Terrascope is a student-run class offered to MIT freshmen that focuses on solving complex world problems through the collaboration of students, faculty, and alumni. In the class, freshmen gain insight on how scientists and engineers employ multidisciplinary approaches when faced with seemingly impossible problems, while also learning about the different systems of their earth and their relative impacts upon the human population. Terrascope teaches students to become more adept in researching methods and raises their awareness about the vast resources available at MIT.
This year, the mission for the class of 2014 (Mission 2014) is to determine “How Do We Feed the Planet?” Although the human race currently produces enough food to feed everyone on the planet (Leathers & Foster, 2009, p.133), approximately 925 million people worldwide remain acutely or chronically undernourished (Sibrain, 2010). Our task involves identifying the reasons behind this paradox and diagnosing the root causes of world hunger.
This semester we have worked to create a solution, which we have presented here on this website, that addresses the current global food security problem within a timeline of 100 years. Through our research, we have gained insight into the reality of the complexity of the world’s current situation and a respective understanding of the fragile nature of the world’s food system.
We would like to thank all the alumni mentors, undergraduate teaching fellows (UTFs), Terrascope faculty and staff for their dedication to the project and for their constant support and constructive criticism throughout the past few months. Through your guidance, we have obtained a true appreciation for what it takes to perform quality research and present a qualified, innovative solution.
As Atul Gawande states in Better: A Surgeon’s Notes on Performance:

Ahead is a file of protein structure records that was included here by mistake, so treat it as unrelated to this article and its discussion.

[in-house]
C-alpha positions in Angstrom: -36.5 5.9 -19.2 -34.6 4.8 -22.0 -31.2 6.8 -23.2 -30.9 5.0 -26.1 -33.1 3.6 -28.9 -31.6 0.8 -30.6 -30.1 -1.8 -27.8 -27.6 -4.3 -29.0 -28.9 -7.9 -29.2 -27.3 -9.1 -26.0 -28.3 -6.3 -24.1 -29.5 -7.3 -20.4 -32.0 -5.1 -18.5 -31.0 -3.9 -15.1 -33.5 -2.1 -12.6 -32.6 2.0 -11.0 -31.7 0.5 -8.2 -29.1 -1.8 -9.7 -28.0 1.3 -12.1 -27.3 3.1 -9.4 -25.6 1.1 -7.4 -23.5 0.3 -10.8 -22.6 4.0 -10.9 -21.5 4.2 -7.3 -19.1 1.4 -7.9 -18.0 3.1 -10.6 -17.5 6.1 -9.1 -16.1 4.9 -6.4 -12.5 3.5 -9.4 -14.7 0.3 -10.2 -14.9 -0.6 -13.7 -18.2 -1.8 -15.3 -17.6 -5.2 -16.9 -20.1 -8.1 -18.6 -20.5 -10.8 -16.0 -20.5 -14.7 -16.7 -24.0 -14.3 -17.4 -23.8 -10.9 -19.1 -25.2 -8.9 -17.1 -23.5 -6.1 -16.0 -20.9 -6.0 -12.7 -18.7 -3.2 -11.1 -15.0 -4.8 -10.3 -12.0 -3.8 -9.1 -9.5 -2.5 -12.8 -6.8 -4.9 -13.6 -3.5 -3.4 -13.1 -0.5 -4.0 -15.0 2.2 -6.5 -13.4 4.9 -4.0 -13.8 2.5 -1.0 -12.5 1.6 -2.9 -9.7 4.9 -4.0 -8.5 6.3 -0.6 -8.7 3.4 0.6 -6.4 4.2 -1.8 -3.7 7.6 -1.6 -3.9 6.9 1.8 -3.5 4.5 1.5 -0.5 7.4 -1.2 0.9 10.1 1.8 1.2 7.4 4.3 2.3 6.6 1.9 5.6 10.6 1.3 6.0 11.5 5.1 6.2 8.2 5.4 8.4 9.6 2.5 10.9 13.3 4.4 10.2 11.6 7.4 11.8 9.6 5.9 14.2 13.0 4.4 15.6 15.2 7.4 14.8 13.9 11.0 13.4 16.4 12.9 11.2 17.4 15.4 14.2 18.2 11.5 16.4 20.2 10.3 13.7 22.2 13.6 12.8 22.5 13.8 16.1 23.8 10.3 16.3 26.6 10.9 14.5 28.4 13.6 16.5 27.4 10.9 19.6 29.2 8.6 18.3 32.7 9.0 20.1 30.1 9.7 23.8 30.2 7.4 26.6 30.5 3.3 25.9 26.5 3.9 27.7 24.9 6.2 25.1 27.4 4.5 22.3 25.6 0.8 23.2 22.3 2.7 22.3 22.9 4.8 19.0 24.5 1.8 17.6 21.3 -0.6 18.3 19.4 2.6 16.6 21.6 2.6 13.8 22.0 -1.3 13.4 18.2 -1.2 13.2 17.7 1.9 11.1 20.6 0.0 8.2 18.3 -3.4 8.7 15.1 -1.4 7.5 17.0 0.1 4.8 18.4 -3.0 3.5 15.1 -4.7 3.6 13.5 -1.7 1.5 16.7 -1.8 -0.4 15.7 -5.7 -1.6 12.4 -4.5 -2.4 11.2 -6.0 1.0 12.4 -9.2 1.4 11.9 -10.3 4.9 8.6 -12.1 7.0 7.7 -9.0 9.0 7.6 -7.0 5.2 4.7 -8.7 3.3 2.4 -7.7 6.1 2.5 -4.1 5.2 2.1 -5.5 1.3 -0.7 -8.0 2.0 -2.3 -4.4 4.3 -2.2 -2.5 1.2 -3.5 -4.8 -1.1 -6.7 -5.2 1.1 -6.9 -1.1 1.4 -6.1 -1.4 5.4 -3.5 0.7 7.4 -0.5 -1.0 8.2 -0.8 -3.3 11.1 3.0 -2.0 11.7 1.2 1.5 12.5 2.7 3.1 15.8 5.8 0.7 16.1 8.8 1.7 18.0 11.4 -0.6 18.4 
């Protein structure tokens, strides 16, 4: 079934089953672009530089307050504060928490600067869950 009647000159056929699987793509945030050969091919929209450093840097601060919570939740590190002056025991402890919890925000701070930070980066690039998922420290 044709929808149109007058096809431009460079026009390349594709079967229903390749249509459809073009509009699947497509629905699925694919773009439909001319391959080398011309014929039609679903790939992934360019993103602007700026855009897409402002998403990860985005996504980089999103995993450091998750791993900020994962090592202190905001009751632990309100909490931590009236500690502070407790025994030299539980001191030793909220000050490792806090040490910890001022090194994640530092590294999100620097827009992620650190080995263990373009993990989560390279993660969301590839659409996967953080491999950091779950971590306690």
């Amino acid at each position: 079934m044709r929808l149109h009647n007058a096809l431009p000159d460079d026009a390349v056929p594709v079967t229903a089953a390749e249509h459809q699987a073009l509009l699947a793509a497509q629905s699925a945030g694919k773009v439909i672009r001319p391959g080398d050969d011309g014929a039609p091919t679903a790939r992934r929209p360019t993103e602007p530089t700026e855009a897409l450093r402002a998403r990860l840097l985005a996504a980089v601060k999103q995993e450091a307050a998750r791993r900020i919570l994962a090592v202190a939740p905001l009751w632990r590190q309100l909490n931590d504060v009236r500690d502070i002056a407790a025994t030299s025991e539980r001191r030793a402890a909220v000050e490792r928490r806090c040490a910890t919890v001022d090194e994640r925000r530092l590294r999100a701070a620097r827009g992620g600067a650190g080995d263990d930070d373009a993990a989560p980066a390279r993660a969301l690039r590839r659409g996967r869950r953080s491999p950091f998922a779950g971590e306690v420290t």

“Better is possible. It does not take genius. It takes diligence. It takes moral clarity. It takes ingenuity. And above all, it takes a willingness to try.”
We know that we cannot definitively prove that our solution is the best solution, or even that it's a viable solution. We can only attest that we spent two months developing this solution and immersing ourselves in research. We've learned a lot about group dynamics and solving complex problems. However, most importantly, we learned that in order to solve a complex problem, one has to start. Some of us now intend to learn more about the problem through our trip to India this spring, the Terrascope classes in the spring, or pursuing a major related to this subject matter.
We hope you enjoy our website!
To learn more about Terrascope, please check out the website: http://web.mit.edu/terrascope/www/index.html
Mission 2014 Class
Minh Tue Vo Thanh
Undergraduate Teaching Fellows
Sheldon W. Buck
Paul D. Jacobson
Gawande, Atul. (2007). Better: A Surgeon's Note on Performance. New York: Metropolitan Books.
Leathers, H., & Foster, P. (2009). The world food problem: toward ending undernutrition in the third world. Colorado: Lynne Rienner Publishers Inc.
Sibrain, R. (2010). Millenium Development Goals Indicators: Series Metadata. Retrieved November 29, 2010, from http://unstats.un.org/unsd/mdg/Metadata.aspx?IndicatorId=0&SeriesId=566